What Constitutes A Hazard in the Workplace?

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It may sound like an obvious question but what constitutes a hazard in the workplace?

Many hazards aren’t blatantly obvious and when we think of a potential danger at work we normally conjure up a physical or chemical hazard. The reality is that many things at work can be dangerous to us so it is helpful to identify the basics of what a hazard is in the workplace.

Risk assessments remain vitally important to the safety of everyone at work and recognising hazards whether physical or not is the key to maintain a healthy environment.

Physical Hazards at Work

These are the most obvious hazards and the make up the majority of dangers in any work environment from an office to a construction site.

Wet walkways, exposed wires, items dangling precariously or heavy machinery are all potential hazards. They key to mitigating any possible injuries or accidents is to make sure a risk assessment is carried out.

Remember that even though a physical object such as machinery or a tool might not seem like a hazard at first however is it is operated by someone who isn’t experienced or doesn’t have the proper training then it can turn into a very real danger. This brings us onto our next point…

People Can Be Hazards Too

Without the right training then staff can be more dangerous than physical objects.

In fact, employee’s that don’t take health and safety seriously, practice unsafe actions at work or simply aren’t aware that what they are doing is a breach of safety procedure and accounts for a large number of accidents in the workplace.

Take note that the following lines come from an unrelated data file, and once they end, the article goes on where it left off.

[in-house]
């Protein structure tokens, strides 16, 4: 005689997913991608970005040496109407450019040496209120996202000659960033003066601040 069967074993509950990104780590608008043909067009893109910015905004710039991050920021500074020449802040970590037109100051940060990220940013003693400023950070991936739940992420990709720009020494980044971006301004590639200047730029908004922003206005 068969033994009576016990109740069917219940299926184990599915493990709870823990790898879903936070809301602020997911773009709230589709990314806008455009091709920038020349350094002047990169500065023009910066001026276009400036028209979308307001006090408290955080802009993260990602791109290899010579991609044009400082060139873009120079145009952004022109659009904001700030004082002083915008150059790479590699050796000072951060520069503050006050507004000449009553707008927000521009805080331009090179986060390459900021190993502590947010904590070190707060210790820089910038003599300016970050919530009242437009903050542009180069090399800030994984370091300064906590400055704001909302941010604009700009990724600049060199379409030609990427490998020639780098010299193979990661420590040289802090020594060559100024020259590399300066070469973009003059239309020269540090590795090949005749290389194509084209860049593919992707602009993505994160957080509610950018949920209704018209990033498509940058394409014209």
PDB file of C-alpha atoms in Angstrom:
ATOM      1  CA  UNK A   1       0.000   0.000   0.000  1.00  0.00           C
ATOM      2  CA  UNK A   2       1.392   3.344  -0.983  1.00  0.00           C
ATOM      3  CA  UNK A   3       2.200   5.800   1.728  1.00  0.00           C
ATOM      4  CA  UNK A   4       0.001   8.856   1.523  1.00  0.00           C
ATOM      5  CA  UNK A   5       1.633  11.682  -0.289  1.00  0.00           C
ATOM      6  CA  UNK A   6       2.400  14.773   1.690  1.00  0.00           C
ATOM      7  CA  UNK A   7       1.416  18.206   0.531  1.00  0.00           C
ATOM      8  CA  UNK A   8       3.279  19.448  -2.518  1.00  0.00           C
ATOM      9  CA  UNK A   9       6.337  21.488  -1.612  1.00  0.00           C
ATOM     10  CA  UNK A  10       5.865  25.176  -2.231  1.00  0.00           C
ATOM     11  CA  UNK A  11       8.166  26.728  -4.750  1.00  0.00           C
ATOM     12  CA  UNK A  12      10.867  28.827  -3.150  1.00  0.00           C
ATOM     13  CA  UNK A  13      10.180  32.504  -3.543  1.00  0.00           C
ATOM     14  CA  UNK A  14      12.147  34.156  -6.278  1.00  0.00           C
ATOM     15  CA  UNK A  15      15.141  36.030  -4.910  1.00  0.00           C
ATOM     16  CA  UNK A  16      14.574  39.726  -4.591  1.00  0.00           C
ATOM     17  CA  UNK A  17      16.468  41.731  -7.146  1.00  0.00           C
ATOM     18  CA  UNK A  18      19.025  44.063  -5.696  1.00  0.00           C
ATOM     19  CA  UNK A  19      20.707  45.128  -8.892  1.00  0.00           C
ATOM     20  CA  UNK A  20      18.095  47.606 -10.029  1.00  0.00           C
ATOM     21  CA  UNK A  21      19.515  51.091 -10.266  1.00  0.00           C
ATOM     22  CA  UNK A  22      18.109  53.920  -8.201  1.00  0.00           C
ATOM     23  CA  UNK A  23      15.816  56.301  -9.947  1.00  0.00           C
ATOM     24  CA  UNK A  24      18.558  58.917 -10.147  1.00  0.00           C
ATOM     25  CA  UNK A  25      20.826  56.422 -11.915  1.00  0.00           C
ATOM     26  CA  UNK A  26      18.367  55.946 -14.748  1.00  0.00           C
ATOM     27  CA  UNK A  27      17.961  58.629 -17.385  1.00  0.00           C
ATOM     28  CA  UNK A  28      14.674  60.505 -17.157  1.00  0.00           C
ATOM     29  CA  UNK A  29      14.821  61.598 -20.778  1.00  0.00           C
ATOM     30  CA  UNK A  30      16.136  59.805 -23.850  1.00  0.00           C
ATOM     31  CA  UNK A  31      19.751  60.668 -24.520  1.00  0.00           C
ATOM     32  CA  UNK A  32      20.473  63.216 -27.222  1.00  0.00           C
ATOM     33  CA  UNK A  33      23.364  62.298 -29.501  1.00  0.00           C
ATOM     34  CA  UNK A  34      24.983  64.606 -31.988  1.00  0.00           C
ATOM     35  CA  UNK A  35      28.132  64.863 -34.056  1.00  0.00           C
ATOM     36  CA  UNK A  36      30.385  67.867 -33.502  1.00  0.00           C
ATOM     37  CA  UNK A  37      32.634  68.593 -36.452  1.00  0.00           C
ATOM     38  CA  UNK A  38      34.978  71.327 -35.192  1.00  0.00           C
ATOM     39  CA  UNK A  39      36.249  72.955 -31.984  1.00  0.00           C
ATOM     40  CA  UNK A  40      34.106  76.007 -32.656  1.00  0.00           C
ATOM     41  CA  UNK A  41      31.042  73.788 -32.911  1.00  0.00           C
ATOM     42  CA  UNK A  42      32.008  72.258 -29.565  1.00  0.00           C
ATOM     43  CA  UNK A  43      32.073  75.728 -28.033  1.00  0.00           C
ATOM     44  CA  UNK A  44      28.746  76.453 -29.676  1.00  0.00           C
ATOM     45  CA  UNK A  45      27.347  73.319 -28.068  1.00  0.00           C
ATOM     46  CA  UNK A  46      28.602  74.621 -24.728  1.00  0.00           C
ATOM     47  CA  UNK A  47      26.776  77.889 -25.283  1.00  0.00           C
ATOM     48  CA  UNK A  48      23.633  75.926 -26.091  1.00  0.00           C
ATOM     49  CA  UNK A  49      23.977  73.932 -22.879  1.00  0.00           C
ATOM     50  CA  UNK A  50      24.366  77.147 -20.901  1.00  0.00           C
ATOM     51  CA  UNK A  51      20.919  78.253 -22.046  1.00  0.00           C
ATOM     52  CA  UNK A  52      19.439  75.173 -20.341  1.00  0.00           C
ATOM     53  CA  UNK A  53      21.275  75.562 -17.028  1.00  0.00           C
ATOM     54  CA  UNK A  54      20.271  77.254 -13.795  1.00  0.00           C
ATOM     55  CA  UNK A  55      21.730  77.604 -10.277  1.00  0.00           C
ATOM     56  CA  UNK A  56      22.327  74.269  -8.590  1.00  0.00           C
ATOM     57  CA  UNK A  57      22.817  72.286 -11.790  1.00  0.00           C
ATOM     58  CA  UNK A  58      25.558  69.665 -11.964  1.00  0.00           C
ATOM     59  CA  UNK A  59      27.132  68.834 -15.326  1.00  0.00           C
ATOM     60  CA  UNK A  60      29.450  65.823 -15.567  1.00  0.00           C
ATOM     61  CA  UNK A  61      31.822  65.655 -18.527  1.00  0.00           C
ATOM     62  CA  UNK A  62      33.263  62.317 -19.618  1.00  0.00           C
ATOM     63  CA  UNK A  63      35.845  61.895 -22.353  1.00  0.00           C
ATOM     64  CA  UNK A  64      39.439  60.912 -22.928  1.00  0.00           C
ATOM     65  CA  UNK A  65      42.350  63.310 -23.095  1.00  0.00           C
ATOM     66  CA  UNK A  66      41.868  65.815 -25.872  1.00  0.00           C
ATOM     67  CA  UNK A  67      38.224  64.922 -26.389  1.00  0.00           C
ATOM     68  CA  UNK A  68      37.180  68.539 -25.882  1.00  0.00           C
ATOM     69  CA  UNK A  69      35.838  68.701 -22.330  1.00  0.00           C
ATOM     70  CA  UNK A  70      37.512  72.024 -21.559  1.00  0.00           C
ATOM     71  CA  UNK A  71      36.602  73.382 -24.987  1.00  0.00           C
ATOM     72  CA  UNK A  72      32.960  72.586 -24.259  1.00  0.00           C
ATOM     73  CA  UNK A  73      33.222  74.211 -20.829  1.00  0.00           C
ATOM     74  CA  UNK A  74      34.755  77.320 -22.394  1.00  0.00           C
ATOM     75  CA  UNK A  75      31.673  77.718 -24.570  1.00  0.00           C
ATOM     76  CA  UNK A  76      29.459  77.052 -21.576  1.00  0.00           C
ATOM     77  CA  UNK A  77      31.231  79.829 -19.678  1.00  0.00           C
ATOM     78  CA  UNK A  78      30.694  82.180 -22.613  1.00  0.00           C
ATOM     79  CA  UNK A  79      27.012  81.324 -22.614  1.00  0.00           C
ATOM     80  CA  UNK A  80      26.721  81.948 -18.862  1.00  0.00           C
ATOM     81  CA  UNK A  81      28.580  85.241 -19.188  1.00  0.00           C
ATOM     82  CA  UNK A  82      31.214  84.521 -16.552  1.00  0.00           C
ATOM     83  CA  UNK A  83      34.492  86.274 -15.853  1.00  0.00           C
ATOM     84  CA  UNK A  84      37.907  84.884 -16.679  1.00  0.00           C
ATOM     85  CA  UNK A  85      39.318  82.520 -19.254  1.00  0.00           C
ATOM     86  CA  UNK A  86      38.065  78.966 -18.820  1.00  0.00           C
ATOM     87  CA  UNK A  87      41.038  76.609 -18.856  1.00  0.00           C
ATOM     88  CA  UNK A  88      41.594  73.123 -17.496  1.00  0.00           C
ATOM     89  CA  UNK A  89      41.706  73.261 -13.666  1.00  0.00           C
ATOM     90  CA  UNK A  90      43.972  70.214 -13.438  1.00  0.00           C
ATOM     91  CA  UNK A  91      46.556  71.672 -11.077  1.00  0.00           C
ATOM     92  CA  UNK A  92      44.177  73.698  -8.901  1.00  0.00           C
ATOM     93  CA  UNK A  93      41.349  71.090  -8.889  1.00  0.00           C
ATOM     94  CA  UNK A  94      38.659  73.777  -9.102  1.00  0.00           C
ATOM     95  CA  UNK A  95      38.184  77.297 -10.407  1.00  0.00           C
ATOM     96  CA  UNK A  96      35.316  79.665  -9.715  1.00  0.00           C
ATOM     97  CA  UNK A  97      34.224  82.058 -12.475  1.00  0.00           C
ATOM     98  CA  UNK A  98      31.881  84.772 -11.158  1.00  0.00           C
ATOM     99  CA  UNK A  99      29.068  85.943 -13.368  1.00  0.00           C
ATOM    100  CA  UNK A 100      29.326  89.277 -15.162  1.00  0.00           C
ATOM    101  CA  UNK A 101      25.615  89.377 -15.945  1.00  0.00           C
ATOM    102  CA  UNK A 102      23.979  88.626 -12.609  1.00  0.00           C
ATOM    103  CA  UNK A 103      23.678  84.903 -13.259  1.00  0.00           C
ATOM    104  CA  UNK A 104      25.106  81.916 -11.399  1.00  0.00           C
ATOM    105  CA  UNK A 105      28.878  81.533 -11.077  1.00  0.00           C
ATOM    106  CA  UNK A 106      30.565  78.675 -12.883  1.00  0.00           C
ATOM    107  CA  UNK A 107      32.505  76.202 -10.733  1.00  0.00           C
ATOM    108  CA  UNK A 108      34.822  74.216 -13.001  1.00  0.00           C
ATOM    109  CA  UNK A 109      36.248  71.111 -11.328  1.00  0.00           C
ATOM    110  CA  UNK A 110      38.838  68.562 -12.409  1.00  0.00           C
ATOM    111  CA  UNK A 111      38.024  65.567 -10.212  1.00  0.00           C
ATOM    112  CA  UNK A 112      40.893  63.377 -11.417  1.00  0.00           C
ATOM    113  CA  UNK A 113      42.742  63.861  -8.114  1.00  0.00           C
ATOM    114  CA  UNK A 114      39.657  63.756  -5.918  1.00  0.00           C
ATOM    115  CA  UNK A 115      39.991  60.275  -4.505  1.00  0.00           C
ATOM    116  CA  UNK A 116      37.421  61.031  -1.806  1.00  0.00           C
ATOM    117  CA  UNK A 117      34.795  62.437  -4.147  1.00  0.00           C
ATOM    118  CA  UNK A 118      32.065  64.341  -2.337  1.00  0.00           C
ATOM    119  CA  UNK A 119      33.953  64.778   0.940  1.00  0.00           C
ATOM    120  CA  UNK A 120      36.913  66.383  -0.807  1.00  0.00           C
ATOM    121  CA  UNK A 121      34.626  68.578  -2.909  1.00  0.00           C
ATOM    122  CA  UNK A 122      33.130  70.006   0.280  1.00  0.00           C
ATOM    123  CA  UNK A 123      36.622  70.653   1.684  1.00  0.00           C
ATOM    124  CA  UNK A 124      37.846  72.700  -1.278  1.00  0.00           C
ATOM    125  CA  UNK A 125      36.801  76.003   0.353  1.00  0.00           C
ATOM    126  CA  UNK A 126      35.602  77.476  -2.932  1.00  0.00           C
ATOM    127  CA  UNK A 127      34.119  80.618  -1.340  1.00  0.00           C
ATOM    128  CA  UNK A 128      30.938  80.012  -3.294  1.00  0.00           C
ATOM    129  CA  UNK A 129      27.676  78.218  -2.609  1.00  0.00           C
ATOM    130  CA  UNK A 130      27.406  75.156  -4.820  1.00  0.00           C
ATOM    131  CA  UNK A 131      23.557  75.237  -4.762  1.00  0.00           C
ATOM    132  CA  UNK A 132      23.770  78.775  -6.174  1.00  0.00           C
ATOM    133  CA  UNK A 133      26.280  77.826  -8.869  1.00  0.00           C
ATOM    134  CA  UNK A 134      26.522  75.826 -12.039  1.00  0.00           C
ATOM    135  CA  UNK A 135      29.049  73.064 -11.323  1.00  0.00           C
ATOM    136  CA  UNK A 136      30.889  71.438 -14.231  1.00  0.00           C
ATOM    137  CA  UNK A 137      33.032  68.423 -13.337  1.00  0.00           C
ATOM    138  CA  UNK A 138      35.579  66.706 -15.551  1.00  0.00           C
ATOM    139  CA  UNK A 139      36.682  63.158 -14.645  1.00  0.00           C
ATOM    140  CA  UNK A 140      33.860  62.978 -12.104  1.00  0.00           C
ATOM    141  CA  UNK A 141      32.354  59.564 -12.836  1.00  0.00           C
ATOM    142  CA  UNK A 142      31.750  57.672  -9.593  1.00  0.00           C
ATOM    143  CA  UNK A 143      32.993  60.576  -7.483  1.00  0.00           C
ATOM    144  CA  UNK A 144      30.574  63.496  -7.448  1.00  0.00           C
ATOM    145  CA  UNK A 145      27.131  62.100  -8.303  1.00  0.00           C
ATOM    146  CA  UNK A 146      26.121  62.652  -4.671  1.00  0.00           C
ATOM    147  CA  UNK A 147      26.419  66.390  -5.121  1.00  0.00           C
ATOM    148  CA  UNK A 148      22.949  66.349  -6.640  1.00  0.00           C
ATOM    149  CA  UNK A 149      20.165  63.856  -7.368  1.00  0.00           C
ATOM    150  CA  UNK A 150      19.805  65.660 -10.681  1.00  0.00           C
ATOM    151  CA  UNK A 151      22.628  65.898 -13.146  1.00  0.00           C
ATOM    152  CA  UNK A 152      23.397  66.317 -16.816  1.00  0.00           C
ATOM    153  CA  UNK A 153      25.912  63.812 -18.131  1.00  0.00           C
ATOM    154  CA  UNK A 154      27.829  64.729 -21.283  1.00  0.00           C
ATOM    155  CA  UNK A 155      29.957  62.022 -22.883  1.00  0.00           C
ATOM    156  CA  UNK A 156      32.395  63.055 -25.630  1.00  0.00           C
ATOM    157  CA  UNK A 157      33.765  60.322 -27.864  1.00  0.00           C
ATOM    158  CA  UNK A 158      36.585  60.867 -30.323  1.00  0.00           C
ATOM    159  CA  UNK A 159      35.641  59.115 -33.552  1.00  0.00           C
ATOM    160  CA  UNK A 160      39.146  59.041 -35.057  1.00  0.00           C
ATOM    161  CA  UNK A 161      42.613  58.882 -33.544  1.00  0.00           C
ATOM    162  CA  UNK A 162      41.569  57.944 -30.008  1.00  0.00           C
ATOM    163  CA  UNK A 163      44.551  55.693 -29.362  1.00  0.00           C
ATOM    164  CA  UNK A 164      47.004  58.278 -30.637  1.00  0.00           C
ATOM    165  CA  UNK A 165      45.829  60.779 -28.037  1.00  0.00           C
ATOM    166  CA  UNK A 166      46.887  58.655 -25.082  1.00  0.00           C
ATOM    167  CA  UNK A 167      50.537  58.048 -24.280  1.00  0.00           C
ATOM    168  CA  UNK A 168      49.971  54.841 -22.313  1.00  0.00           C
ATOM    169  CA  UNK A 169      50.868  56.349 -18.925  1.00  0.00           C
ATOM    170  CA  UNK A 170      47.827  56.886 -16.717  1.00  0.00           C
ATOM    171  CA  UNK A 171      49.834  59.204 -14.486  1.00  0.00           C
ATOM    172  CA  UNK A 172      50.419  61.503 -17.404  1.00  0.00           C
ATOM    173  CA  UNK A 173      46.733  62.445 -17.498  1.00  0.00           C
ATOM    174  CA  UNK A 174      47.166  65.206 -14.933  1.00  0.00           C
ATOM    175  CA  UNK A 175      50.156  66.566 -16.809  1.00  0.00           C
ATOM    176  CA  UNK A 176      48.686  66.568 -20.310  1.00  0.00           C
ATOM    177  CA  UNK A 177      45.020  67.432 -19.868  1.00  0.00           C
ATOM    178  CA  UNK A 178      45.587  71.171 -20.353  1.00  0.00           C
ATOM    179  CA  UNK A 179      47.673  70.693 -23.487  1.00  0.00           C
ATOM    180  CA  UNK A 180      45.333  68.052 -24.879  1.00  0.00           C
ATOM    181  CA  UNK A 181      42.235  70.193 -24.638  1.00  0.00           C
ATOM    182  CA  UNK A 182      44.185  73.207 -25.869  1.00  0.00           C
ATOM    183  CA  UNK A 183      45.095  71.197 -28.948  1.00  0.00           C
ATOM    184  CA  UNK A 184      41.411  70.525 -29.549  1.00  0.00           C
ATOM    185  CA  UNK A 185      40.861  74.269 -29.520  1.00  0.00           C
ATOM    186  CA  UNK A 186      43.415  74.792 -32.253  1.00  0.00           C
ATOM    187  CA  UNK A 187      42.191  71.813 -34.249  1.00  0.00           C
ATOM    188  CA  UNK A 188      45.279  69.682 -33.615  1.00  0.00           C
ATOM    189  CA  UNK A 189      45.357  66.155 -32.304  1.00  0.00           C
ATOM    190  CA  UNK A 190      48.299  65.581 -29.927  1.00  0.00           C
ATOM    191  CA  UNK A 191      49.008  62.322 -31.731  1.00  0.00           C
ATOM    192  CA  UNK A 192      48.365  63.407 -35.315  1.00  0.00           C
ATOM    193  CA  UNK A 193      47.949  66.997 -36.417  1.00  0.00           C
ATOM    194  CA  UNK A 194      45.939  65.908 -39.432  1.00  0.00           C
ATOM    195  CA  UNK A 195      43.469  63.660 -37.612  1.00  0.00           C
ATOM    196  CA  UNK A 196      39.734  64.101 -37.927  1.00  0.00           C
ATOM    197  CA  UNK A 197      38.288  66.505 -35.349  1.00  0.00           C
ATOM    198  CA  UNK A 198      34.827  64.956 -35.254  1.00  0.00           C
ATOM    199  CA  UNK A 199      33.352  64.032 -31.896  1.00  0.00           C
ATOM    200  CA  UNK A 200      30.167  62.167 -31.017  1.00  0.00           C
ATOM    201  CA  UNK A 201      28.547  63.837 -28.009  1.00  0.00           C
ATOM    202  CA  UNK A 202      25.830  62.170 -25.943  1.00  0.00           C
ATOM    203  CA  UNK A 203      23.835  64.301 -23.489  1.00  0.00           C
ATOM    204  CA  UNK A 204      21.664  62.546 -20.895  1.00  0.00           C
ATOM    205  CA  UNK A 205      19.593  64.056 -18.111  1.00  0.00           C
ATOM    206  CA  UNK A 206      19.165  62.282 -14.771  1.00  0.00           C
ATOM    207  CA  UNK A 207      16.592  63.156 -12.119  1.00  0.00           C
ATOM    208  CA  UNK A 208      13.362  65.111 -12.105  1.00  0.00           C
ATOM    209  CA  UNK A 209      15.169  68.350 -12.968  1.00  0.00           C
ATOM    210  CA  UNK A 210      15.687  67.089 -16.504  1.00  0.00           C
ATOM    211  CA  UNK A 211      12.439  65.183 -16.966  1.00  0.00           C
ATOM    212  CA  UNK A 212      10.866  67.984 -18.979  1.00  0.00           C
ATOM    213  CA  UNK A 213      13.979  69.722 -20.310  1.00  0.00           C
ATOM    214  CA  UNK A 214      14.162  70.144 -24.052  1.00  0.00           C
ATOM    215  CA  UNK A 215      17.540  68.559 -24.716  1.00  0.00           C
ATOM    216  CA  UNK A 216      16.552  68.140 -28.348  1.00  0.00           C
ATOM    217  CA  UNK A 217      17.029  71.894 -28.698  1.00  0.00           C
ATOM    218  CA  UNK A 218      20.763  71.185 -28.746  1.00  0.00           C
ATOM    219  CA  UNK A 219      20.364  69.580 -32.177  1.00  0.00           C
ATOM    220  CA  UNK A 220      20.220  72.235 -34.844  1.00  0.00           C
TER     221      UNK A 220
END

The solution is to keep on top of health and safety training for staff, ensure that a culture of safety is promoted at work and also that any concerns are addressed right away.

Think About Long Term Hazards

Finally, when we picture hazards in the workplace we don’t also look at the long-term ramifications of our actions or the environments that we work in.

For example, a noisy workplace can result in hearing issues for staff if protective equipment isn’t provided. The same is true of being exposed to chemical or biological elements. While it might be safe in small doses or for a short period of time, repeated or prolonged exposure may impact the health of that employee in the long term.

Hazards in the workplace and health and safety in general is not just a ‘here and now’ thing, instead it should be viewed from a long-term lens too.

What Constitutes A Hazard In The Workplace?

Keeping everyone safe at work isn’t easy however the first stage is identifying hazards and then taking precautions to limit the potential impact they may have.

Ensuring that your staff are sufficiently trained to operate equipment, recognise issues on their own and also work in a safe manner is important too. Health and safety training and coaching should be a continual process and not just a one-off event.

Workplace hazards might not also be obvious however if you take the right steps then the chances of accidents and injuries occurring is low.

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